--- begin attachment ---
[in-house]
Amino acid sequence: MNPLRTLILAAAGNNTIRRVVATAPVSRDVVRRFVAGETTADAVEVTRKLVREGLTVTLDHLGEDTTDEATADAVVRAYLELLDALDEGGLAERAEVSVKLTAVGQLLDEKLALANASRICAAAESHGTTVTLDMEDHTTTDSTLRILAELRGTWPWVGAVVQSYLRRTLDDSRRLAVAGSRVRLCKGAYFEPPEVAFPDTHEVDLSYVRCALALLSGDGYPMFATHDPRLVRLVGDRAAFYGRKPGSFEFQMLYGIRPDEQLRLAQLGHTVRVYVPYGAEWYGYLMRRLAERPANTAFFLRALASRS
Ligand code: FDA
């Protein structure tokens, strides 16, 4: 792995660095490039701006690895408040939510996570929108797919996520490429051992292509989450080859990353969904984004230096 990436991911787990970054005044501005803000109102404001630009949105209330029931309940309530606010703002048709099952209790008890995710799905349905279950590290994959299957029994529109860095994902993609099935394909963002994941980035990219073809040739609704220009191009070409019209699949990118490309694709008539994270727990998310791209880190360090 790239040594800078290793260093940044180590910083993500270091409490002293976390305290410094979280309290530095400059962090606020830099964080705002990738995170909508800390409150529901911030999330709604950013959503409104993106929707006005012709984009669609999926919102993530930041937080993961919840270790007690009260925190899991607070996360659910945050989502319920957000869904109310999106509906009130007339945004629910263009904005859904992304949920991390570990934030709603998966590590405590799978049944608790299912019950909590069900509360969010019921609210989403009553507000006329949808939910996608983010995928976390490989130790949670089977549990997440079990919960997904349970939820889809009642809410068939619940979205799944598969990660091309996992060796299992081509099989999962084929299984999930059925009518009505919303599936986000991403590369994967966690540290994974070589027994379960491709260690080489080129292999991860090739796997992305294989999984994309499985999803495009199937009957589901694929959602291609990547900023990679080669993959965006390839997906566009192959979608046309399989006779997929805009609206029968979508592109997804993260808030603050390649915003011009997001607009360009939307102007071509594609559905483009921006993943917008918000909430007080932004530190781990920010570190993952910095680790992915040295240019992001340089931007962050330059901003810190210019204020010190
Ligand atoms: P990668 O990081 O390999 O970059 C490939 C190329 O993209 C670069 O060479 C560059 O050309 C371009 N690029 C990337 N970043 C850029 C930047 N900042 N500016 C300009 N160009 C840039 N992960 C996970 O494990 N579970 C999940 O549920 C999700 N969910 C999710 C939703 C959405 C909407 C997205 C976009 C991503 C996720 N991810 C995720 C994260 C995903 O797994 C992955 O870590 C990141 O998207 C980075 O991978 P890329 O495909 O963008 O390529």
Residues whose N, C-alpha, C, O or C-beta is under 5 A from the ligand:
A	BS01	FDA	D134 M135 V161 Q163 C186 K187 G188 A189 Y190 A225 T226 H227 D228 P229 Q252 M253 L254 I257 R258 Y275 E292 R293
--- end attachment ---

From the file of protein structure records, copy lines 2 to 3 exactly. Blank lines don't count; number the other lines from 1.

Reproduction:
Amino acid sequence: MNPLRTLILAAAGNNTIRRVVATAPVSRDVVRRFVAGETTADAVEVTRKLVREGLTVTLDHLGEDTTDEATADAVVRAYLELLDALDEGGLAERAEVSVKLTAVGQLLDEKLALANASRICAAAESHGTTVTLDMEDHTTTDSTLRILAELRGTWPWVGAVVQSYLRRTLDDSRRLAVAGSRVRLCKGAYFEPPEVAFPDTHEVDLSYVRCALALLSGDGYPMFATHDPRLVRLVGDRAAFYGRKPGSFEFQMLYGIRPDEQLRLAQLGHTVRVYVPYGAEWYGYLMRRLAERPANTAFFLRALASRS
Ligand code: FDA